The residual damage inflicted up-on the Ryan family came later: In the ensuing days, Bernard Ryan suffered three heart attacks, which he survived. And a day after the accident, traumatized by the telephone call and her hus-band's close brush with death, Dolores Ryan had a miscarriage.
Stories of the kindness of strang-ers in the accident's aftermath are legendary, and the tale of a stranger who helped John and Bernard Ryan, who often com-muted together to Manhattan, was no exception. The stranger who took in the Ryan's and count-less others had recently installed new carpeting that, within minutes of the crash, was saturated with blood. Following their recovery, the Ryan family joined many other victims in sending the woman money to replace the carpet.
John Ryan, who passed away last May, was also the beneficiary of a fellow passenger who, to ward off the persistent drizzle, planted a fedora atop his head to replace the one lost by Ryan when The Broker went off the railroad trestle.
Inside the hat, the Ryan's found the name of the rightful owner: Edward T. McDonough, the father, Dolores Ryan realized, of a high school classmate. McDonough's name then appeared in the newspaper. He was among the dead. After the funeral, Dolores Ryan returned the fedora to McDonough's grateful family.
In 1951, the Jersey Shore was not the sprawling mass of shopping centers and subdivisions that it is today. Three years before the opening of the Garden State Parkway began transforming it into a suburban enclave, the Shore more resembled a series of inter-connected small towns, all of which were touched, in one form or another, by the events in Woodbridge that rainy night.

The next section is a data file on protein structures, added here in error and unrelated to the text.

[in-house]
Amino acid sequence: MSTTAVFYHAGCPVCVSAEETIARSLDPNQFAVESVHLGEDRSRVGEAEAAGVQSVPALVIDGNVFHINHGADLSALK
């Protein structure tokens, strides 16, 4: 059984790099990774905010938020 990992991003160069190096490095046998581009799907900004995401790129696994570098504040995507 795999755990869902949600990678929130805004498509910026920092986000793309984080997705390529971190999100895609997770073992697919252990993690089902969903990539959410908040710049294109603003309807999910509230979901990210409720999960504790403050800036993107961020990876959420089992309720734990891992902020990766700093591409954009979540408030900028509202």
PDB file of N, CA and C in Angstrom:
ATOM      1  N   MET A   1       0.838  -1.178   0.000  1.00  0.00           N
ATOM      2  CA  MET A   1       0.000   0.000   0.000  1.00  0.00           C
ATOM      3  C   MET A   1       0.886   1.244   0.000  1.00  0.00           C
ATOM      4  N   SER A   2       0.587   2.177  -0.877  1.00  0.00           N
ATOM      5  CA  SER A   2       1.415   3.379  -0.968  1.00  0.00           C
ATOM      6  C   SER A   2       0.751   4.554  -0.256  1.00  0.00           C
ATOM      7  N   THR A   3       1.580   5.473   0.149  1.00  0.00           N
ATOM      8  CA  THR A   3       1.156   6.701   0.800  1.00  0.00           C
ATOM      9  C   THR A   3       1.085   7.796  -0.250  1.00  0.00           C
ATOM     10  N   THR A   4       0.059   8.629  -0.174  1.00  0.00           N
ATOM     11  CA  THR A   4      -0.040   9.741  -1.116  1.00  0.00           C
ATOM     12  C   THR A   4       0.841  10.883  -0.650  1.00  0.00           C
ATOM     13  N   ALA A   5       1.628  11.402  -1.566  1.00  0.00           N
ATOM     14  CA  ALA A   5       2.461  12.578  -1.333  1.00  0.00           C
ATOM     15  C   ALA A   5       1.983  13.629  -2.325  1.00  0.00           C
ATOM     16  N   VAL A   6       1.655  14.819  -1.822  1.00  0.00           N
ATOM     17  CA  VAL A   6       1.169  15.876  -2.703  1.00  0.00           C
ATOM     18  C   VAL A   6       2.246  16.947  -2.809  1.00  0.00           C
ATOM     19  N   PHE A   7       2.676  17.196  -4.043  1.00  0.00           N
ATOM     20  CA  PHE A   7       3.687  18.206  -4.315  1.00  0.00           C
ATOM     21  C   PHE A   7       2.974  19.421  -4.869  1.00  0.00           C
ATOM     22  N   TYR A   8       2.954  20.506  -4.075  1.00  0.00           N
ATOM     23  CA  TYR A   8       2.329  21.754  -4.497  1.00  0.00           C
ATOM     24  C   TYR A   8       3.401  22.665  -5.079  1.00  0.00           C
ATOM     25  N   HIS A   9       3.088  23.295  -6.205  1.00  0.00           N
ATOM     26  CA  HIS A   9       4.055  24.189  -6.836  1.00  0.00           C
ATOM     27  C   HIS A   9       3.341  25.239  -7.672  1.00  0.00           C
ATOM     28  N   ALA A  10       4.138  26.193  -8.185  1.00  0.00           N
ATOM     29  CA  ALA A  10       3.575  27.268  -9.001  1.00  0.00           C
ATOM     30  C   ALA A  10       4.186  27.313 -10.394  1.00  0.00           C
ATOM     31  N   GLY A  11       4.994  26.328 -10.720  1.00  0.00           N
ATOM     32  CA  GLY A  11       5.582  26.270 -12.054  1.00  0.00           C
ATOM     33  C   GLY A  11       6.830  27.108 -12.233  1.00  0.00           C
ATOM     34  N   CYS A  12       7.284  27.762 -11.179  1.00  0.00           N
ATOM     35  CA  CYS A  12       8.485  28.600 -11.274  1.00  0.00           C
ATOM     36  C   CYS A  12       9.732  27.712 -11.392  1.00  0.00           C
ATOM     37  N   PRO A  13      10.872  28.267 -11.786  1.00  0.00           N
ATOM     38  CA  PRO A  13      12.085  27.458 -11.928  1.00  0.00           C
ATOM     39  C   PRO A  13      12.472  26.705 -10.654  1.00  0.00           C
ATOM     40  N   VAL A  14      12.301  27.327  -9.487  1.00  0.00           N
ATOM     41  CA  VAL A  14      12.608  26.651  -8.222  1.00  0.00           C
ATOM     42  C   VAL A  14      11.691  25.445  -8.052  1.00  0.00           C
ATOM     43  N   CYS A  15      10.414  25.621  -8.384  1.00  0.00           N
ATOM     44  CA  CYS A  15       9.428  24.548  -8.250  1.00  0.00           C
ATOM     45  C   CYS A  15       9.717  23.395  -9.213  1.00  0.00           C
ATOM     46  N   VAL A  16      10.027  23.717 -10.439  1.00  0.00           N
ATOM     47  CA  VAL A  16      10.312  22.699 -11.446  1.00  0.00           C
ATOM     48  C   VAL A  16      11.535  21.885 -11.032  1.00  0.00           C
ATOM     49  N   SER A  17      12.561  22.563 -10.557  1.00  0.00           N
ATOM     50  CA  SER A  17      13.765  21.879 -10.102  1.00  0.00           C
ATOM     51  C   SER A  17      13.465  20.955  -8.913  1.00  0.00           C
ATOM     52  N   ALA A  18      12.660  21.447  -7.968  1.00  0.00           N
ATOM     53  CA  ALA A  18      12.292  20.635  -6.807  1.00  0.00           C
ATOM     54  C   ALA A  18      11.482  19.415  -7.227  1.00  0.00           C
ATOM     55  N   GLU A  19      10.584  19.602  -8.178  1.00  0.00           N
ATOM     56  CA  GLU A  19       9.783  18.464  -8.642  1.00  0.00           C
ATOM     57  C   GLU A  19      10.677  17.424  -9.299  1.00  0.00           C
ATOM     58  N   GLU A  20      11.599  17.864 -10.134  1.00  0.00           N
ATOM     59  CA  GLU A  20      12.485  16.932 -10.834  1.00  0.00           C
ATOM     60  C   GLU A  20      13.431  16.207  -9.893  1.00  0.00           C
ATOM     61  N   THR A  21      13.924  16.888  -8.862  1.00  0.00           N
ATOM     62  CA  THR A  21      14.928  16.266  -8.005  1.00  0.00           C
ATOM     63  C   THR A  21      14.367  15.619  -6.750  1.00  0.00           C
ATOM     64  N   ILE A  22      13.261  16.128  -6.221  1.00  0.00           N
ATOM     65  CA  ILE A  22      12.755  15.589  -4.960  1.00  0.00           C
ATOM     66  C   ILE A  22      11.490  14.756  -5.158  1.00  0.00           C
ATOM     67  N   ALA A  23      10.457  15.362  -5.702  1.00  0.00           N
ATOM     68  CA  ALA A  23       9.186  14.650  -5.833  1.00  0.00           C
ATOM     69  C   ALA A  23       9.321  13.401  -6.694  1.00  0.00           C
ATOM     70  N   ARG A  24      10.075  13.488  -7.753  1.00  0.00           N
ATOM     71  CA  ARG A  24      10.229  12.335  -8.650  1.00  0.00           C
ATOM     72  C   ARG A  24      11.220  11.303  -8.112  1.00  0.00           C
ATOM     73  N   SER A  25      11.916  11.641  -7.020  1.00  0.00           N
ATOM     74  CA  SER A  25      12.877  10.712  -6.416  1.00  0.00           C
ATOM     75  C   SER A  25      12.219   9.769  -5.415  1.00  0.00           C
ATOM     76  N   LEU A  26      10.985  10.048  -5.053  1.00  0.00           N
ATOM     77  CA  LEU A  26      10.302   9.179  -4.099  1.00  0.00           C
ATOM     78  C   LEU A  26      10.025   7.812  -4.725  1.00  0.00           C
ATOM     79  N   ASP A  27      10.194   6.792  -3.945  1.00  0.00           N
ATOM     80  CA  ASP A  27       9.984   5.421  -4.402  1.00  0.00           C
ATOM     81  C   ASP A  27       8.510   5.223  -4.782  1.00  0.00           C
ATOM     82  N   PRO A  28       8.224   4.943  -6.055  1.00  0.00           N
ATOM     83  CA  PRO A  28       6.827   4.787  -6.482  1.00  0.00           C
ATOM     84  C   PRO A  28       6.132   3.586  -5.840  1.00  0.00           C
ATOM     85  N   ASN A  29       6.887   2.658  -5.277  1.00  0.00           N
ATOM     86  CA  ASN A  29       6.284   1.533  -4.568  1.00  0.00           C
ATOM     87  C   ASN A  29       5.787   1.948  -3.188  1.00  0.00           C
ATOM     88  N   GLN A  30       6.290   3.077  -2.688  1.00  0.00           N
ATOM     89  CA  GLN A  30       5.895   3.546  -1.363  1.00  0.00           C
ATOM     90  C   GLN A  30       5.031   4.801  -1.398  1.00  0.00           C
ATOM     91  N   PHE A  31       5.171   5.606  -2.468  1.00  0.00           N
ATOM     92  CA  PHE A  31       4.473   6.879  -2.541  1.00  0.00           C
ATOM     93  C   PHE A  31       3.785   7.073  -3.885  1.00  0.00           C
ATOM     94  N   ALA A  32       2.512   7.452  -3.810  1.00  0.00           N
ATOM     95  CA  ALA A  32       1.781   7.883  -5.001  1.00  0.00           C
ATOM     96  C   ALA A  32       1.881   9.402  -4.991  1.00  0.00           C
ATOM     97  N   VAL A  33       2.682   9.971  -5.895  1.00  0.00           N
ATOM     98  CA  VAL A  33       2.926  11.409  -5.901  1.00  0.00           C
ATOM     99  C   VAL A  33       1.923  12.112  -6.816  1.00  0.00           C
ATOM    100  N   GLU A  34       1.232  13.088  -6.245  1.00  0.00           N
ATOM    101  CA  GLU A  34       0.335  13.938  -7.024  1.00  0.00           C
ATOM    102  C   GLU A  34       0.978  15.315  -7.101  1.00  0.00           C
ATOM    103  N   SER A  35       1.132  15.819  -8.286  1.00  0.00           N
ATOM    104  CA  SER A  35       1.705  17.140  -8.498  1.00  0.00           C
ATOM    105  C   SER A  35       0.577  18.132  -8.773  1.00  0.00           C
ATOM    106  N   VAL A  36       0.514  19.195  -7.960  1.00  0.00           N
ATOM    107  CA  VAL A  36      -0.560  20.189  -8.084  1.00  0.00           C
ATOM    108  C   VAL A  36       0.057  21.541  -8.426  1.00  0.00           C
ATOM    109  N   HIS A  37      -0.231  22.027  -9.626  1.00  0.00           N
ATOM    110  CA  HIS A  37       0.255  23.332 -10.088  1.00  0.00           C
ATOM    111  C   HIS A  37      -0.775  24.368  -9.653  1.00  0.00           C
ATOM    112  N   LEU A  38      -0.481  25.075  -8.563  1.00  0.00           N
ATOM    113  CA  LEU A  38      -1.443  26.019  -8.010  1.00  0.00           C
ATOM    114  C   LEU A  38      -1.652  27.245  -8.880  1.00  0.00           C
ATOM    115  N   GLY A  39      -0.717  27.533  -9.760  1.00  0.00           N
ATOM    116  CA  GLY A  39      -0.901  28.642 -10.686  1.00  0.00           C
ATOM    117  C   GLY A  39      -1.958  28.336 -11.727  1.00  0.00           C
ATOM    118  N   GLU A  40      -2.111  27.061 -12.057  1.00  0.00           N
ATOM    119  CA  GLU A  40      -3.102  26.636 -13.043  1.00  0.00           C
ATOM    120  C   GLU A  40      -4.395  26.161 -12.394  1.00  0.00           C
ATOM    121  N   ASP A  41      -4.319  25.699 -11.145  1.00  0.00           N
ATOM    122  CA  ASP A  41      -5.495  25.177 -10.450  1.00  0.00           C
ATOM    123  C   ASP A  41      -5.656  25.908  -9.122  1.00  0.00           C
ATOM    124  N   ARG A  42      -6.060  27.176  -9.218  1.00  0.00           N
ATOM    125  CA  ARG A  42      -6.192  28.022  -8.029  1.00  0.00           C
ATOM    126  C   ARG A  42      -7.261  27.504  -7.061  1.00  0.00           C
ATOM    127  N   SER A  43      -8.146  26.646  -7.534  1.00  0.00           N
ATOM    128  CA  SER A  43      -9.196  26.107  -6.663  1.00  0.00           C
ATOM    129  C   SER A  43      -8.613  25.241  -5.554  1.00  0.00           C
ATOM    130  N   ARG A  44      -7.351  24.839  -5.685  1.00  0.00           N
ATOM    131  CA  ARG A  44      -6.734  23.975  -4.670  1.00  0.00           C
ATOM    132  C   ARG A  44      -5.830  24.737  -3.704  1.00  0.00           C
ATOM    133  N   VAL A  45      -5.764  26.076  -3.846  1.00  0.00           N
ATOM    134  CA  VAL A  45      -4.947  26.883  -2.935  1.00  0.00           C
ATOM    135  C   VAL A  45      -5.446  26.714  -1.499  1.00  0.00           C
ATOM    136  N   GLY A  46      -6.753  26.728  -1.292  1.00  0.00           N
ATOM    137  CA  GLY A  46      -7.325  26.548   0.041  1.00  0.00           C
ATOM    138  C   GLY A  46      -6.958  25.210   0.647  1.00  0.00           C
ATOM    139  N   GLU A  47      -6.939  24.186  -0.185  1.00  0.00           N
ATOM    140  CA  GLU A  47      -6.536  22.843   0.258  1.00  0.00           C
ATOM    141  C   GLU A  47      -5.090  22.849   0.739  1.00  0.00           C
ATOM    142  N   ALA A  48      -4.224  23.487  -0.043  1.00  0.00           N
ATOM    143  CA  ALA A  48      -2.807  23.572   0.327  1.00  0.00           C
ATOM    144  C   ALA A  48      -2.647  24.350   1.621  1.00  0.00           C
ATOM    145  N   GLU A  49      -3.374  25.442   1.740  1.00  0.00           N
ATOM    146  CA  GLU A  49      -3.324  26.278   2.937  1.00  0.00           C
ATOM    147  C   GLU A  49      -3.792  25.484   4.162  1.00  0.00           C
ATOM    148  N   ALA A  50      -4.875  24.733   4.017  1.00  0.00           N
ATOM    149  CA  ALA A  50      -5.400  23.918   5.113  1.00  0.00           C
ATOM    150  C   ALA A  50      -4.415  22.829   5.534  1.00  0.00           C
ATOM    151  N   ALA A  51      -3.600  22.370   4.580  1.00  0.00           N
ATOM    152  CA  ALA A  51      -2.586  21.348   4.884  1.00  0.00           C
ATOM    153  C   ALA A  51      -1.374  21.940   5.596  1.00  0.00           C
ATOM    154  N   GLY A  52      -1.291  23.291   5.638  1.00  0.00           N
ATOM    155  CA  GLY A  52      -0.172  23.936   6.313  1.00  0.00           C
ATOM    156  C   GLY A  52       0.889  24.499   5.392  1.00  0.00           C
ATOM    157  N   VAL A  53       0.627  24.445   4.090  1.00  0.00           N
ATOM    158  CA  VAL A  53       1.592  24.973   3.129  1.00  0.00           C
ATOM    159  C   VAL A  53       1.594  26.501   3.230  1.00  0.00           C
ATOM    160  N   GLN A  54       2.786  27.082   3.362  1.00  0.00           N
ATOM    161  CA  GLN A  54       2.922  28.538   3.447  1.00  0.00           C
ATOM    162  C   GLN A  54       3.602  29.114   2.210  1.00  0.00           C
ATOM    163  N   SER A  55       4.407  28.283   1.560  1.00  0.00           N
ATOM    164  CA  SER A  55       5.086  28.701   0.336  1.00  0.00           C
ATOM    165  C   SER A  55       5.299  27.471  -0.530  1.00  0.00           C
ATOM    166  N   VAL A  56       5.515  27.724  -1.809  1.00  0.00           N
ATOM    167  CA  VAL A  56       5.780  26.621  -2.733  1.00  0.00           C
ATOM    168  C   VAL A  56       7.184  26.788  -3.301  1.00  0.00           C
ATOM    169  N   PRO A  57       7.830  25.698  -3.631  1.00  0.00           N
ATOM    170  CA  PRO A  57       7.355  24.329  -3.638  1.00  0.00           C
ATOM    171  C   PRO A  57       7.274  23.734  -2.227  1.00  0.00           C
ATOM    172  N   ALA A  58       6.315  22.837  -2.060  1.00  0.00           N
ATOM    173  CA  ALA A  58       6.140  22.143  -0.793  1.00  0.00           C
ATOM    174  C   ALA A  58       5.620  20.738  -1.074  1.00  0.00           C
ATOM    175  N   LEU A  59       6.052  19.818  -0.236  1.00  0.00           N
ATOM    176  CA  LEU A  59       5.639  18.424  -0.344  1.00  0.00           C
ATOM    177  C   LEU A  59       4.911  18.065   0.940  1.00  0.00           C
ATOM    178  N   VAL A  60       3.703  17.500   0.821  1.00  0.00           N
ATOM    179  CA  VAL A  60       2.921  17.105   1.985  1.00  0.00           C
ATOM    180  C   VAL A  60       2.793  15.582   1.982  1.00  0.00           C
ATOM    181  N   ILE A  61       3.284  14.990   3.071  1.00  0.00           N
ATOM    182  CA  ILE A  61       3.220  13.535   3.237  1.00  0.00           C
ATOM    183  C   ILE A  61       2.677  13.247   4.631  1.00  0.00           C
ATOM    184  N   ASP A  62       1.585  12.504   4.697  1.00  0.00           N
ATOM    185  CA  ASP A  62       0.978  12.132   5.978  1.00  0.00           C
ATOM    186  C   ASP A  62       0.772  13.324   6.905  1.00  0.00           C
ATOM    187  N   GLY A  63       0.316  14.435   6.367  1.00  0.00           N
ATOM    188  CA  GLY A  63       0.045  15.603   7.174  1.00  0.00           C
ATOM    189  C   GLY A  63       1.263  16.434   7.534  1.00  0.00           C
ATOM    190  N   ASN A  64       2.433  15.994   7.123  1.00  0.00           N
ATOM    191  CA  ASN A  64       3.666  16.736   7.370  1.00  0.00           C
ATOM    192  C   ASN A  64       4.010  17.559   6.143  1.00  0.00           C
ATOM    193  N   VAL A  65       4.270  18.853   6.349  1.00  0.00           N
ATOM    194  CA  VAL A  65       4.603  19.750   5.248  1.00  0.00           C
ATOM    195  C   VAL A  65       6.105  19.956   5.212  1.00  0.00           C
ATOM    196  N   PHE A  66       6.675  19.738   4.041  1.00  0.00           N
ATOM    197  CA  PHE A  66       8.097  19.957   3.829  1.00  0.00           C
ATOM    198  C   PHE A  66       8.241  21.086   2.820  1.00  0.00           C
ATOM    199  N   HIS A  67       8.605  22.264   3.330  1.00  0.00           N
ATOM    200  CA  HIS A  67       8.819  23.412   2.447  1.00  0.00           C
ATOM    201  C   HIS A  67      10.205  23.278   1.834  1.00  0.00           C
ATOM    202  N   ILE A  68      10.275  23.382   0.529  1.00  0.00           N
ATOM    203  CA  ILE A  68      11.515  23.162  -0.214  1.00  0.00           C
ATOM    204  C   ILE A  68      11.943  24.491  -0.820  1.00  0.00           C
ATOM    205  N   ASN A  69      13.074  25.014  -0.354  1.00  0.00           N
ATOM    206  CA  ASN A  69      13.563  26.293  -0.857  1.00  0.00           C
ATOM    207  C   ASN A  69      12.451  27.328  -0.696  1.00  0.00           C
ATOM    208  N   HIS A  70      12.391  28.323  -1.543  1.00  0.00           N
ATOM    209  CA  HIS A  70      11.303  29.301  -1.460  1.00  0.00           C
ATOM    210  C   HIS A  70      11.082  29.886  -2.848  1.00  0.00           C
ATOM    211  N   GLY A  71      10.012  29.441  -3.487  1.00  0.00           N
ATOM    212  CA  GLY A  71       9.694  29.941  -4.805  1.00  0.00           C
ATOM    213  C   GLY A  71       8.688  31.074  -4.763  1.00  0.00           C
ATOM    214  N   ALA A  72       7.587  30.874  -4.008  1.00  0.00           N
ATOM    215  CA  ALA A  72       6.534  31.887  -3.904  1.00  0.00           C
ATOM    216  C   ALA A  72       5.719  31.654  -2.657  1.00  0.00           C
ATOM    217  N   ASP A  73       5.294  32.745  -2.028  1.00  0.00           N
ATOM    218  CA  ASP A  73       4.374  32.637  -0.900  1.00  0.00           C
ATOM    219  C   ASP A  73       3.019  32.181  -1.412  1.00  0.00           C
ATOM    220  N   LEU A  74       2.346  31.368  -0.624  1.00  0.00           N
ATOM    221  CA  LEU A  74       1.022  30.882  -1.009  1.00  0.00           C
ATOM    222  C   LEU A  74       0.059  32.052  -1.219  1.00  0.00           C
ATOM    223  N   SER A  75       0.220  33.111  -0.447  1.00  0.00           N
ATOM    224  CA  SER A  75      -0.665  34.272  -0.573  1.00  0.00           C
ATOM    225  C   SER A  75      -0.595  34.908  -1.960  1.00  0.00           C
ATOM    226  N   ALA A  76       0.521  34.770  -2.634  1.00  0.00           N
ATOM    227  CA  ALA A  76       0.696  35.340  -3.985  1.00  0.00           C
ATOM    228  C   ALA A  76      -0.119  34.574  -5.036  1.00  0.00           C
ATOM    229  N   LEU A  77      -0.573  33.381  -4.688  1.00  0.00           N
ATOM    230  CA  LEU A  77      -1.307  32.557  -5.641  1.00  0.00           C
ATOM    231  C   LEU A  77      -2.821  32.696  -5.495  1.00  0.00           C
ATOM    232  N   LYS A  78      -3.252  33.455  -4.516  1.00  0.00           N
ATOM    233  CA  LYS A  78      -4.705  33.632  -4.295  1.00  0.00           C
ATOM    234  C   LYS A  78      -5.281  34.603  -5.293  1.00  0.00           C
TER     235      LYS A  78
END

"Everybody at the Shore had a relative or a friend or a friend of a family friend on that train," Frank Beardsley said.
Said Thelma Rainear: "I went down to Cookman Avenue (then the area's main shopping district in downtown Asbury Park) a few days later, and there was a still-ness everywhere. If you went into a store, you'd encounter someone who lost a friend or a neighbor. It cast a pall over the entire community."
Thelma Rainear had been waiting in the Rainears' car at the Allenhurst station when someone rapped on her window to inform her there had been an accident, no details, and told her she "might as well go home."
For the better part of four hours, she waited for word until, finally, someone came to the door with news that "Mr. Rainear is all right, but he's hurt."
"What do you mean, hurt?" Thelma Rainear asked.
"He has a bump on his head," said the messenger.
"A bump on his head." Harold Rainear, seated in an easy chair in his living room, chuckled and pointed to the gouge stretching from his eyebrows to the hairline.